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The Jefferson news & farmer. (Louisville, Jefferson County, Ga.) 1871-1875, June 02, 1871, Image 1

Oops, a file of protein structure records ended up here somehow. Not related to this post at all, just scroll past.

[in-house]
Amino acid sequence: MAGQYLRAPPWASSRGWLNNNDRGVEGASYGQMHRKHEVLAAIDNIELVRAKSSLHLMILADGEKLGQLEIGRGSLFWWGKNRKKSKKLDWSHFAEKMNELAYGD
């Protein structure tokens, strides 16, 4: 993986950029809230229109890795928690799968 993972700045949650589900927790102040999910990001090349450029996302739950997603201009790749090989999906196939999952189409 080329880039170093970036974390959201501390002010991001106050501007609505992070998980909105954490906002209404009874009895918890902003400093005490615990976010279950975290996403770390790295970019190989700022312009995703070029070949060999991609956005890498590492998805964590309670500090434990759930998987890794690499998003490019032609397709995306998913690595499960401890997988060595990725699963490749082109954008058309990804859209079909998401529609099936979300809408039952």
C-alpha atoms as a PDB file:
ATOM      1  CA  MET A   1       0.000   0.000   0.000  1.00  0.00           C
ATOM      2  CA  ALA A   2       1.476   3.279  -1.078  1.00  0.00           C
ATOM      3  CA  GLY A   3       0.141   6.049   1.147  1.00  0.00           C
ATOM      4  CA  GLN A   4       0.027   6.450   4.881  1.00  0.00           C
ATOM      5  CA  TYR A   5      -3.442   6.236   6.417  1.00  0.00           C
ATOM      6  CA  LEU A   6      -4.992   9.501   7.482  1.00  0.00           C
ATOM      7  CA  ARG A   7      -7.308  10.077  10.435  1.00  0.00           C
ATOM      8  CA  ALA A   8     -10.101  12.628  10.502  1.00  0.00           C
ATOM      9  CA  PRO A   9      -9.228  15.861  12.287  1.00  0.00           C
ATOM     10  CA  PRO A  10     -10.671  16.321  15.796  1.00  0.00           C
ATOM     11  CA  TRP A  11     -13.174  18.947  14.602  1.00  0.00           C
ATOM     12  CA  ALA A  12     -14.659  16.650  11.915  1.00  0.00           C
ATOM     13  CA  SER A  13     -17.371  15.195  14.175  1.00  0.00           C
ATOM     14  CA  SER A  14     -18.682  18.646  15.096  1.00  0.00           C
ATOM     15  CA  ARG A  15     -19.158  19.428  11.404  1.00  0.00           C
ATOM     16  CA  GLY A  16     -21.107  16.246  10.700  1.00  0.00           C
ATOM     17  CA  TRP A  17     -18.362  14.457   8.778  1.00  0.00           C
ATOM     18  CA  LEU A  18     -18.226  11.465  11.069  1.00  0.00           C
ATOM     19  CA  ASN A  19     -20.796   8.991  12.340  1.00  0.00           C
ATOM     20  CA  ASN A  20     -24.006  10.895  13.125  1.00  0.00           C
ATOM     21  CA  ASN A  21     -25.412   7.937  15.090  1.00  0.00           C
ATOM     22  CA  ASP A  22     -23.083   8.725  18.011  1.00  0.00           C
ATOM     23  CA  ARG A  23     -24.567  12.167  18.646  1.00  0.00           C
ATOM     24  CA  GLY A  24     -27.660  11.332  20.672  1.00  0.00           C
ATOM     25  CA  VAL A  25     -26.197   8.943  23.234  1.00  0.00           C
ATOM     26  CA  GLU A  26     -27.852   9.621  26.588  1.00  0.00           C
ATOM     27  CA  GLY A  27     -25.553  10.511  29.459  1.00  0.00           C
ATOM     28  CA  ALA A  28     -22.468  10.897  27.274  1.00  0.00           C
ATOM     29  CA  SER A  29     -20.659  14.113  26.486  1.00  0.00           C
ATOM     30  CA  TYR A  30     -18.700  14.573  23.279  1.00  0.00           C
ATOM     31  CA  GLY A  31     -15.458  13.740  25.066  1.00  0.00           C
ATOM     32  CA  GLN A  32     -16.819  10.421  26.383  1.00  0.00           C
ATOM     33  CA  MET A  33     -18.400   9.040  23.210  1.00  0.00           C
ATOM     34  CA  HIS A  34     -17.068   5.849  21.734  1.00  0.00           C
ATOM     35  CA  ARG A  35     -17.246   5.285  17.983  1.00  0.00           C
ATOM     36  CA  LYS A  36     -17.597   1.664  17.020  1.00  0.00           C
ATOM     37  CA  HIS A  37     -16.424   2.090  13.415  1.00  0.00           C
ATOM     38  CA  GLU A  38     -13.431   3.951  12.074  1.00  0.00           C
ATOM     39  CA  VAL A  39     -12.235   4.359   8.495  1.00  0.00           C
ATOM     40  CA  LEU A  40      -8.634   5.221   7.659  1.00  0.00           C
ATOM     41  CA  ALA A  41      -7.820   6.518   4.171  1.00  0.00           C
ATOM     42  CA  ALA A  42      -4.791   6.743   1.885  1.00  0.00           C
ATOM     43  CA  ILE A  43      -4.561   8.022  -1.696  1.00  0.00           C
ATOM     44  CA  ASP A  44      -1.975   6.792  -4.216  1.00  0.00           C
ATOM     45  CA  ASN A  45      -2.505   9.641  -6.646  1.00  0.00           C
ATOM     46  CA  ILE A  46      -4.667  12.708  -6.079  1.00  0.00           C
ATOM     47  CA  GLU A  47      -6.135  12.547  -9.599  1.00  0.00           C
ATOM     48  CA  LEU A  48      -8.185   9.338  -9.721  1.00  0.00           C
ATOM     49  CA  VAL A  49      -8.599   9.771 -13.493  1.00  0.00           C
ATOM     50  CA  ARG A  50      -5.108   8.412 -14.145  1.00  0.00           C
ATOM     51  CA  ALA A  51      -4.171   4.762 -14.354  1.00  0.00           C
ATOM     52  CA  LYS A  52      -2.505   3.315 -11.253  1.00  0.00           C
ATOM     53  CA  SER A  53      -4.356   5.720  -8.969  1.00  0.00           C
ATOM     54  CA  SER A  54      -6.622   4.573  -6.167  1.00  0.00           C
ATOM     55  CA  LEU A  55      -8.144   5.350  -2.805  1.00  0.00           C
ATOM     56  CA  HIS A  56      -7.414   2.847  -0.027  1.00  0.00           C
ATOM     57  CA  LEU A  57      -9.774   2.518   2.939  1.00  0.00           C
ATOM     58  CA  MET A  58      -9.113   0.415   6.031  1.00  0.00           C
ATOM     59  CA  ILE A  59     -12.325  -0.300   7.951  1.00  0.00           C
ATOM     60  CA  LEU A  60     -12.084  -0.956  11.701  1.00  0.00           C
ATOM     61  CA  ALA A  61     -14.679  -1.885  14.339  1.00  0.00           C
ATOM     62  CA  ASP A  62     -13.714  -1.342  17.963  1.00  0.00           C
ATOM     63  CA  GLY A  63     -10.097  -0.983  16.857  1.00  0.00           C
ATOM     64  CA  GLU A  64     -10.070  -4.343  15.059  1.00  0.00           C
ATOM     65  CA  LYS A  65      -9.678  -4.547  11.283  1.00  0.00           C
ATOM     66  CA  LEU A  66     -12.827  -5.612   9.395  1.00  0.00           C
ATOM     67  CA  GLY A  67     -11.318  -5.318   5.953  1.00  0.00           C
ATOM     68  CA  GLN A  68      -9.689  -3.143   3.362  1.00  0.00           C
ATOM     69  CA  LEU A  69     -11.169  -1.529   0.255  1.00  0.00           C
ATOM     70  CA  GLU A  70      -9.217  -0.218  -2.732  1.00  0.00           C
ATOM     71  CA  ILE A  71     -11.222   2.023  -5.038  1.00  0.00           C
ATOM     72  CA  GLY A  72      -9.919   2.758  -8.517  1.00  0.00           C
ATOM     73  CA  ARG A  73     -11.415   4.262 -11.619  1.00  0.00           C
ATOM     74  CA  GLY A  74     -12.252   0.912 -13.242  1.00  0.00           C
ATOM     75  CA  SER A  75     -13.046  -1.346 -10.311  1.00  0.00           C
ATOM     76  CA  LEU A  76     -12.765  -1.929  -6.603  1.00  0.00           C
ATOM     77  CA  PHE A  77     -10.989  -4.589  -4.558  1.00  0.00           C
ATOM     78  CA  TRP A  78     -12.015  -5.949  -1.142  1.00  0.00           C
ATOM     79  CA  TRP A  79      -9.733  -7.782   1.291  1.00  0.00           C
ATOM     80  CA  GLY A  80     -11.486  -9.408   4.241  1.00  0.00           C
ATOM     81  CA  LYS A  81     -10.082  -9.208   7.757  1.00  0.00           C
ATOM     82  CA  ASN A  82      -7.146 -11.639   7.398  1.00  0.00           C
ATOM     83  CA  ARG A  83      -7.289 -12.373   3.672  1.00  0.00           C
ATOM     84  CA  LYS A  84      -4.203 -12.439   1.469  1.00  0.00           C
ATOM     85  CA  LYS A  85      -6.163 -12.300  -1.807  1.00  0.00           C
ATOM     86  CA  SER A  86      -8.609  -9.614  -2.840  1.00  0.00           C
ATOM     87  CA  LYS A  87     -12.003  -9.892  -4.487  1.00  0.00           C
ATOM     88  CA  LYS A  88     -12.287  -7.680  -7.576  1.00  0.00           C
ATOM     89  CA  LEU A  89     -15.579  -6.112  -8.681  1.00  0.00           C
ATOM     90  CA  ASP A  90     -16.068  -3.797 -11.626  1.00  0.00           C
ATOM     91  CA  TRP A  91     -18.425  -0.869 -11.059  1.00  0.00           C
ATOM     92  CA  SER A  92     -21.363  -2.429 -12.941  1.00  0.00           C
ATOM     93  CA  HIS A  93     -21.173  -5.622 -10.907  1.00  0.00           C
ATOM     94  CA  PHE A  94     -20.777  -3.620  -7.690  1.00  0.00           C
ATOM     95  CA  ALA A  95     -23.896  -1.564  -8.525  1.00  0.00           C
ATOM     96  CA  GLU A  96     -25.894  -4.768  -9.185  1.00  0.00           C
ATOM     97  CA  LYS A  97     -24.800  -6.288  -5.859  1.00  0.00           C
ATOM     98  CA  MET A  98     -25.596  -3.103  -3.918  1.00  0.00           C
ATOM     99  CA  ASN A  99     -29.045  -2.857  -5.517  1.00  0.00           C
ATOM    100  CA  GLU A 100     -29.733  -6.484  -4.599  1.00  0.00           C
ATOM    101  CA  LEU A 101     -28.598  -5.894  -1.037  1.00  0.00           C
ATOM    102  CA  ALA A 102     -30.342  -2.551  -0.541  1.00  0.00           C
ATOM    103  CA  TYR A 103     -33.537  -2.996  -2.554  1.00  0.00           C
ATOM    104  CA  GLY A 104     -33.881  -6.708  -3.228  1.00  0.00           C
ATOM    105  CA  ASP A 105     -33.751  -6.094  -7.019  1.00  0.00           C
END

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THE JEFFERSON §& NEWS & FARMER. voi. £ , XHE Jefferson News & Farmer, B Y HABRISON ft BOBEBtS: A LIVE FIRST CLASS ■Weekly T-T ewspaper FOR THE Fann, Garden, and Fireside Every Friday Morning AT LOUISVILLE, GA THIS $2 80 FIR INNUK IN SOURCE. BATES OF ADVERTISING. i 1 year. 6 months. 8 months. 4 weeks. I week. SQUARES 1 SI.OO $2.26 $7.50 $12.00 $20.00 3 1.76 6.00 12.00 18.00 30.00 » 2.00 7.00 16.00 28-00 40.00 4 8.60 9.00 26.00 86.00 60.00 5 4.00 12.00 28.00 40.00 60.00 4col 6.00 16.00 84.00 60.00 76.00 4col 10.00 26.00 60.00 80.00 120.00 100 l 20.00 60.00 80 00 120.00 160.00 LEGAL ADVERTISING. Ordinary's. —Citations for letters ot administration,guardianship, &c. $ 3 00 ’Homestead n0tice.................. 2 00" Applicationtor dism’n from adm'n.. 500 Applicationfor dism'n ofguard’n 3 50 Application for leave to sell Land.. .. 600 Notice to Debtors and Creditors.... 3 00 Sales of Land, per square of ten lines 500 Sale of personal per sq.', ten days.... 160 Sheriff’s— Each levy of ten lines 2 50 Mortgage sales of ten lines or less.. 500 Tax Collector's sales, (2 months.... 500 Clerk's —Foreclosure of mortgage and other monthly’s, per square 1 00 Estray notices,thirty day 5.......... 3 00 Sales of Land, by Administrators, Execn torsor Guardians, are required, by law to be held on the first Tuesday in the month, between the hours of ten in the forenoon and three in the afternoon, at the Court* house in the county in which the property is situated. Notice of these sales mnst be published 40 days previous to the day of sale: Notice for the sale of personal property must De published 10 days previous to sale day. Notice to debtors and creditors, 40 days Notice that application will be made of the Court of Ordinary for leave to sell land 4 weeks. Citations for letters of Administration, Guardianship, &c., must be published 30 d^ys —for dismission from Administration, monthly six months, for dismission from guar dianship, 40 days. Rules for foreclosure of Mortgages most be published monthly for four months —for establishing lost papers, for the full space of three months —lor compelling titles from Ex ecutors or Administrators, where bond has been given by the. deceased. the full spaee of three months. Application for Homestead to be published twice in the space of ten consecutive days. LOUISVILLE CARDS, j o. gain j. a. mania CAIN <fc POLHILL, ATTORNEYS AT LAW LOUISVILLE, GA. Kay 5,1871. 1 ly. T. F. HARLOW Watch. !M!aher —AND— REPAIRER, Sonia will*, s*. Special ATTENTION GIVEN to reno vating and“repairlng WATCHES, CLOCKS, JEWELRY, SEWING MACHINES Ac., Ac. Also Agent for the best Sewing Machine that is made- , . , May 5,187# 1 iyr: DR. I. R. POWELL, LOUISVILLE, GA. Thankful for the paronage enjoyed heretofore, takes this method of con tinning the offer of his professional services to patrons and friends. May 5,1871. 1 lyrf CHARLESTON HOTEL. B. BLJACKSOIff, Proprietor. CHARLESTON, S. C, PULASKI HOUSE « Savannah, Ga. WILTBEBGER & CARROLL, Prop'. Louisville, Jefferson County, Ga., Friday, June 3, 1871. JOB FBLINTIISrea rn ALL STYLES & COLORS, nm mb mmjo SOUTHERN RECORDER AND Southern Times & Planter, BOOK AND JOB PRINTING OFFICES, 2vliUed.geville> AND Sparta.. Gha- yyE INVITE THE ATTENTION OF the Pnblie generally, to onr extensive and welFfitted JpaL HPtLnJ±n.q r G)fp.ces., Onr facilities for Executing BOOK AND JOB PRINTING. are as good as those of any Office in the conn try, having a large lot of types in onr two Extensive Establishments. CARDS. WEDDING, VISIT!!®, AND EVERY OTHER KIND. fhUUJt 09 COLORED, ATP TOOBS WE keep on hand all ihe time a full supply of Legal Blanks. Sheriff's, Ordinary’s, Clerk’s, Mag istrate’s, and Law Blanks, of every kind Printed on the Best Paper, and at Low Prices. Book Printing. AS we have a FINE lot of the BEST TYPE and a No. 1. Power Press, we are fully prepared to ex ecute as nice Book-work as any one. Call and give us a trial and be con- vinced. BILL HEADS, ETC., In the line of Bill Heads, Letter Heads and Circulars, we are prepared as heretofore, to execute neat work, on favorable terms, and we guarantee that our work will be equal to that performed in any of sbe larger cities; so Aft our Law i w. nL ml ikJK. 'JR. yers and Merchants need not send off to have such work done. Send in your Orders. POBTIRB, PROGRAMMES, HOUSE-BILLS, 4c, These Offices will be found to be equal to anything in the State. Par ties have but to call and Examine to be convinced. CALL ON OR ADDRESS R. A. Harrison & Cos. . v kxxuis axrvltz.B OR BVABVA, *A SUBSCRIPTIONS Are respectfully solicited for the erection of a MONUMENT TO THE Confederate Dead of Georgia, And those Soldiers from other Confederate States who were killed or died in this State. THE MONUMENT TO COST $50,000. The Corner Stone it is proposed shall be laid on the 4th of July, or so soon thereafter as the receipts will permit- For every Five Dollars subscribed, there will be given a certificate of Life Membership to the Monumental Association. This certificate will entitle the owner thereof to an equal inter est in the following property, to be distributed as soon as requisite number of shares are sold, to-wit: First. Nine Hundred and One Acres of Land in Lincoln county, Geo: gia, on which are the well-known Magruder Gold and Copper Mines, val ued at $150,000 And to Seventeen Hundred and Forty-Four Shares in One Hundred Thousand Dollars of United States Currency; to-wit: 1 share of SIO,OOO SIO,OOO 1 “ 5,000 5,000 2 “ 2,500 5,000 10 “ 2,000 20.000 10 “ 1,000 10,000 20 « 500 10,(100 100 « 100 10,000 200 “ 50 10,000 400 “ 25 10,000 1000 “ 10 10,000 SIOO,OOO The value of the separate interest to which the holder of each Certificate will be entitled, will be de ermined by the Commissioners, who will annonnee to the public the manner, the time and pi .ce of distribution. The following gentlemen nave consented to act as Commissioce s, and will eith by a Gommittrs i.om their own body, or bv Special Trustees, appointed by tuemsrlves, receive and take proper cha ge of the money for the Mon ument, as well e ' the Leal E La e and the U 8. Currency offered as indu .meats for sub script'ou, and will determine upon the plan for theMonuir it, the inserp.ion thereon, the site therefor, selec, an orator for the occasion, aid regal a o the ceremonies to be observed when the corner-stone is la'.d to-wit: Ge teralsL. McLawj, A. R. Wright, M. A. Stovall, W. M. Gardner, Goode Bryan, Colo onels C Snead, Wm. P. Crawford, Majors Jos. B. Camming, Grorge T. Jackson, Joseph Ganabl, I. P. Girardey, Hon. R. H. May, Adam Johnston, Joaathan M. Miller, W, H. Good rich, J, D. Ln.t, Henry Moore, Dr. W. E. Dear th e Age ts in the respective counties will retain the money received for the sale ol Tickets nntil the subscription Looks are clos ed. In order that the seve al amounts may be returned to the Shareholders, in case the number of Subscriptions will no. warrant any further procedure the Agents will report to this office we:kiy, the result of their sales. When a suffici a. number of the shares are sold, the Ag- Jts will receive notice. They will then forward to this office the amounts received. L A A. H. MoLAWS, Gen. Ag’ts. No. 3 Old P. O. Range, Mclnt -ah sts. Augusta, Ga. W-, C.D. ROBERTS, Agent at Spar la, Ga. L. W. HUNT A CO., Agents Milledgeville Georgia. rpts May, 2, 1871. 6m. T MARK WALTERS Bread St., Augusta, Ga. MARBLE MONUMENTS, TOMB STONES AC., AC. Marble Mantels and Furniture-Marble of all kinds Furnished to Order. All work for the Conntry carefully boxed for shipment, p M’ch 10 '7O ly. r Feb 1, '7l ly Change of Schedule. GEN’AL SUPERINTENDENT’S OFFICE, 1 CENTRAL RAILROAD, } Savannah, January 20, 1871. ) vr Passenger Trains on the Georgia Central Railroad will run as follows; UP DAY TRAIN. Leave Savannah ....8:00 A. M. Arrive at Augusta ..............6:38 P. M. Arrive at Mac0n. ...... ..5:40 P. M Connecting at Augnsta with trains going North, and at Macon with trains to Columbus and Atlanta. DOWN DAY TRAIN. Leave Macon....' 7:00A.M. Arrive at Milledgeville 8:45 P. M. Arrive at Eatonton...... 11-35 P.M. Arrive at Augusta..- .5.38 P.M. Arrive at Savannah 5:25 P. M. Making same connection at Augusta as above. NIGHT TRAINS GOING SOUTH. Leave Savannah ...7:00 P. M. Leave Augusta .........8:15 P.M. Arriveat Milledgeville 8:45P.M. Arrive at Eato*ton 11:25 P. M. Arrive at Macdn 5:05 A. M. Connecting with trains to Colnmbus, leav ing Macon at 5:20 A. M Trains leaving Augusta at 8:15 P. M. arrive in Savannah at 4:40 A. M. NIGHT TRAINS GOING NORTH. Leave Savannah 11:00 P. M. Leave 1 Macon. 11:30 P. M. Arrive at Angni.tr.... ....7:40 A. M. Arrive at Savannah... ...9:10 A. M. Making close connection with trains leaving passengers going over the Milledgeville and Eatonton Brgnch will tale day train from Ma con, night train from Augusta, and 7 P.M. train from Savannah, which connects dsiljr at Gsrdon (Sundays excepted) with Milledgeville and Eatonton trains. WILLIAM ROGERS, General Superintendent: May 6, ISffl. 1 ts. BROWN’S HDTOT~ Opposite Depot, MACON GA. tF.y, jIEOWN ft C 0 Frop’rs (Successors to E. E. Brown & Son,) WF. Brown. Geo. C. Brown JMJljaailulm XX A) 1 ALABAMA STREET ATIiANTTA GLA- Board. $3 per day. Baggage earned to end front Depot free of oiiargo MISCBLStJrBOVS. (The following Story, written ty a gifted Southern writer, is entered ae a competitor for the RIOO-OO P r ' ze offered by Messre. S. A. Har rison Sp Bro., for “Jhe best original eontri bution” fumiehed their papers, during the pres ent year. MAUDE ARLINGTON; Or the Secret Marriage. A TALE OF THE LATE WAR. BY ALICE ARNOLD. CHAPTER ll—Continued. Brief and blissful were the days that followed. Maude seemed to herself to be living through some beautiful fairy dream ; Henri was scarcely ever absent from her side, and Rose having too much tact to make a third in their walks and rides, it was as secluded and romantic as though they were •‘ln Sicilia’s ever blooming stiade.” But political crisis will not wait on lovers’ leisure, and ere the honey moon was over, South CaVolina had seceded from the Union, and called on all her sister States to follow her lead.* Ii was with a changing cheek that Captain de Caroll read the announce ment one morning in the “Richmond Examiner.” “I must delay no long er now !” he exclaimed, and laying his finger on the paragraph, placed the paper before his wife’s eyes. She only looked up into his face with an expression of mute, be seeching anguish. “I must leave you to-day, my soul,” he said. “Oh Henri!” And her cold fin gers closed tightly over his. “You would not have your hus band a dishonored man, my own Maude ?” “Dishonored? never!” And all the spirit of the “old Dominion” flashed, in that instant, from her deep blue eyes. “I will help get you ready at once.” “Noble girl!” said Rose, warmly. “Here’s my Spartan wife,” whis pered Henri, drawing her closer to him, “I will go forth now to battle for my countiy’s rights,, but when the war is ended, and I come home covered wilh glory, perhaps a gen eral, Mignon —,your father will then no longer refuse to receive me as his son-in-law.” Thus he caressed and encourag ed, while, with pale visage but un complaining lips, she packed his valise and performed other little of fices of love. The hour for departure came all too soon. “Keep up heart, dear love," he murmured, While shower ing kisses on lip, cheek and brow, “It will not'be for long; I shall re turn as soon as I have shaken off Un cle Sam’s shackles, and then my heart will be lighter. Au.revoir my peri.” And with a final embrace, be sprang into the saddle and gal loped of! in the direction of the near est station. She stood leaning on the little wicket gate, looking after him; and her heart seemed to stand still when the sound of his horse’s hoofs were lost in the distance. “Oh, Heaven ! all the light will die out of my life until he return,” she moaned, bury ing her face in her hands, and sink ing on her knees on the ground, “Until he return!” CHAPTER m. The Angel of the Brigade. Child-bride, there is a lie upon thy soul! She returned to her father’s bouse the day after her husband’s depar ture ; but neither by word or look did she betray to any one her alter ed position; and Colonel Arlington never dreamed that the blushing maiden who had left her home little more than a fortnight since, was now returned to it a wife. The girl of seventeen was.no longer a child, but a woman, capable of concealment; ready to do and to endure. ••* • - * Three weeks passed, and there was no news of Captain de Caroll. Maude's eyes grew hollower, and r there was a false ring in her once joyous laugh. What she suffered, none could tell; she confided in no one, but “God knows—and He alone— The utmost hell ot the deceitful heart.” Three months passed: and still no letter, no message, no tidings whatever of the absent one. Maude’s internal anguish of suspense became, at times, almost insupportable. Her health visibly declined, and her fa ther’s anxiety was awakened on her account. But still she must bear her burden alone. The mask could not be laid aside. Concealment was more than ever essential, now that torturing doubts of her husband’s fidelity began to creep into her brain. Col. Arlington’s words were con stantly ringing in her ear: “He is a stranger, a Frenchman; and we know nothing of him further than his relationship to Mrs. Rulhven.” A man of her father’s years must cer tainly be belter acquainted with men and the world than a totally inex perienced young girl like herself; and might it not be that she had in deed “given the world for love?” Then she would reject the idsa with indignant scorn, and bitterly re proach herself for having harbored, for an instant, such unworthy sus picions. But sometimes, when she was wandering aimlessly to and fro in the gallery, where hung the por traits of all her proud old ancestors, the thought of her being a forsaken bride, or deceived maiden, nearly maddened her. How they would curse her, “those haughty dead,” could they know what dishonor she had brought upon the name ! Mrs. Ruthven was absent, having joined her husband in Richmond, and—3trange though it may seem— her departure was a great relief lo Maude. She had seen Rose but once since Captain de Caroll went away, and she had, on that occasion, ex pressed great surprise and dismay at his not writing; but could give no explanation of, or consolation for, the circumstance. Thus, Maude felt that it was better for her to take up her dear burden and bear it in secref. Beneath her fragile exteri or, lurked a prodigious spirit; and her youth, also, was a great advan tage. This, her first love, was fresh and strong ; and under circumstan ces to which a woman of maturer years and experience might have succumbed, faith and hope sustained her. It must eventually be explained, she continually told herself, when the doubts assailed her mind; and put all her trust in Time, the magk cian whose wand was expected to change the desolate mourning house of her heart into a place of joy. But it was weary, waiting. •'* * * • Two years passed and the events that marked their course must be briefly recapitulated. It behooves me not lo enter into t|ie details of the war, for abler pens than mine have already depicted the desolation that swept over the land, “the wreck of reason, and the waste of life,” the ravaging of Southern homes and the complete ruin in which the whole Southern country was involved; and I have to deal only wilh the charac ters in this story. Immediately up on the commencement of hostilities, Colonel Arlington volunteered, was placed in command of a regiment, and fell at Cheat Mountain. A short time after tfieir bereave ment, Maude and her little brother, Roland, (who was then just sixteen) were one night roused from siurftber by a bright, lurid glare shjniqg into their windows. Maude sprang from bed, and hurrying to her brother** room, found that he, also, was up. They dressed themselves hastily; and while so doing, old NeHfej their nurse, ran stealthily up the back stair-case and came into Maude’s room. “Oh, Missie,” she said, trembling all over, “You jis git yo lings toged* der, bof on you, an’ come ’long wid me, you and Mass Roly. De Yan kees is on de place now, and dem black debbil ot nigger is set fire to barn and all de fence. . Make a heap o’ hurry chile!” And collecting a lew articles pf clothing together in a bundle, and taking Maude’s jewel box and purse, she went to Roland’s room. “Now, here, Mass Roly,” she said, “you jis pit on my apron and shawl; nobody is goin to trouble ole ooman like as dey will young gentleman,” and without waiting for his assent, she arrayed him in the aforesaid garments; and thus dis guised, he, with his sister followed her cautiously down the back stairs and out of the house. Circumstan ces seemed to favor their escape; there was no moon, and a large num ber of the negroes, carrying torches, were gathered in front of the house. Undiscovered they made their way toward a secluded woodland path; and just as they were entering it, two horses ran past, with their manes flying wild, and evidently in a great state of terror. “It is Mabel and Rollo,” whisper ed Maude; and looking back, she saw thal the stable was in flames. “The hoises would be of great service to ns,” said Roland, and he called softly to Rollo, who, recog* nizing his master’s voice, turned round and came up to him ; seem ing, by a remarkable sagacity, to comprehend their danger, be did not neigh, but suffered Roland lo mount him. Mabel followed his example, and Maude, seizing the flowing mane, sprang lightly on her back. “Which route shall we take ?” asked Roland. “To General Lee’s headquarters,” replied his sister; and they urged the horses forward. It was bard riding, barebacked and wilh no bet ter bridles than tho halters; but a merciful Providence guided the steeds and sped them on their flight. They would have taken old Nellie with them, but she preferred to re main, and there was no time to be lost in persuading. They had not proceeded a mile when they heard the sound of distant shouting; and pausing for an instant, on a slight eminence which commanded a view of the grounds, they perceived that the dwelling house had been, fired. Maude’s “heart grew hot within her” at the sight. The graud old pile, where generations of Arling tohs had lived, feasted and ruled, like the old baronial monaichs of Feudal Times, was now one mass of rocking flames; and around it, in wild carnival, danced the dusky de mons who, but one week before, bad sworn eternal fidelity to tbe orphan brother And sister. With a sharp, suppressed ory of pain, Maude turn ed her head away, and urged Mabel rapidly forward. They rode all uight, and early next morning came in sight of the Confederate camp at Valley Mountain. Roland threw himself from the horse, and tearing ofi his disguise, lifted bis balf-faint ing sister in his arms and-placed her on her feet. They had made the best of their time. and both horses and riders were terribly jaded. Ma bel and Rollo were given in charge to a soldier, who respectfully offered his services; while another conduct ed them to the General’s tent. Tbe pale, beautiful girl, dressed in deep mourning, with her golden hair dishevelled and her large eyes hollow from sorrow and unrest, would have inspired compassion ev en in a more rugged breast than that of tbe chivalrous Lee; and tears rose to the soldier’s as he ex tended bis hand in welcome. Their situation was briefly explained, then Roland applied for admission into the army. “Willingly,” replied the General, “and I doubt not that tbe son of tbe gallant and lamented Colonel Ar lington will soon prove himself wor thy of his father’s sword." Tbe youth flushed delightedly, as he bqwed bis acknowledgment of this gracious speech; then Lee turnedtoMaude. “Acd you, madam, what wjjl yon do ?” . . “ What I am going m ask. Gener al,” Ae replied, speaking in a low, steady voice, “will doubtless seem strange to you; but my tocher is everything in the world to sm. and good bersp and 1 can make ourselves usebil in otiboosand uray*. L might carry dispatches, and feel tbat 1 conld render efficient service as a No. 5. spy ; —Oh General, let me be with Roland The General looked grave. “Have you no relations with whom you might stay he asked. “I have an aunt in Richmond,” she replied, “but oh, sir, do not sep arate me from my brother; we are all in all to each other. Just try me for a month in camp, and if I am in the way at all, I promise to go to Richmond and slay there ; but only give me a trial 1” “Are you aware, Miss Arlington,- that you would encounter great dan gers, and endure many hardships?” “I am prepared to brave all dan gerand share all hardship,” she an* swered resolutely ; and it was final ly agreed upon that she should be appointed regimental courier, with the rank of lieutenant. The brother and sister shortly af terward, accompanied General Lee to the Kanawha region, whither he went to relieve Wise and Floyd; and Roland, who, of course, entered as a private, was, in his first battle, promoted to the rank of sargeant. Maude, also, proved that her boast had not been a vain one; for she be came an important adjunct to the ar my. On her beautilul Mabel, who was presented by the officers with a handsome side-saddle and belong ings, she trequently rode whole days at a time, carrying dispatches, and really played the part of spy in a most masterly and ingenious man ner, often going into the enemy’s lines, disguised, and gleaning valua ble scraps of information relative to his movements. Her favorite dis guise was that of a little country girl, with tattered sun bonnet and bare feet, selling fruit; but she some times attired herself as a rustic lad, and in both characters, was most successful in escaping suspicion. A portion of her time was spent in Richmond, but she was a great deal in the camp. The sight of her, mounted on her elegant mare, and dressed in her sable habit, (for she continued to wear mourning all thro’ the war) with her golden hair and large spirituelle eyes, so beautiful and fearless, seemed to inspire the soldiers, who named her “the Angel of the Brigade,” and regarded her with a sentiment approaching deifi cation. And Maude, with her dark sor row locked in her heart, found in this active and adventurous life, the best safe-guard against corroding thoughts. An ordinary domestic existence, or the mournful routine of a hospital could never have afforded this stimuls to he/ brain and stav ed off the madness which would, un doubtedly, otherwise, have obtained possession of it. And thus the years fled. (To be continued.) * - m , ,- a <? The Northern press is filled with* the disgusting details of the trial of Laura Fair, whokiiled one Griuen den, her paramour, in California some lime ago. The defence is mental aberration, and from a medical point of view it can ne longer be a matter of wonder that Mrs Pair killed "Col onel Crittenden. For a person in the condition in which she is repre sented to have been when she com mitted the deed, murder or suicide was an apparently inevitable alter native. That she chose the former was a sort of constitutional accident; According to the testimony of Dr. Lyiord, sne was at the time “amemc,” and had also “retrocedent gout,” “metatasis,” “dismenorrhea,” Mcata menicals” and “insomanis,” besides being subject to “idiosyncractes.” Any person laboring under su<&% complication of polysyllabic disord ers could find relief in nothing short of murder, and it the j[ury does pot acquit Mrs. Fair on ibis testimohy it will be because they are niorq in telligent than most juries,* jl)*. Lyford is said to he only thirty two years of ago, but be seems to be It young man of remarkable promise. s w ' Charleston Cotfrier. An Atylum for JjtebriateM —k. reso lution passed the Georgia. Medical Association, at its late meeting to establish an asylum fqrlnebriates. It was suggested that perhaps thfe State House at Milledgeville. might be granted tor the were a commiwe subject.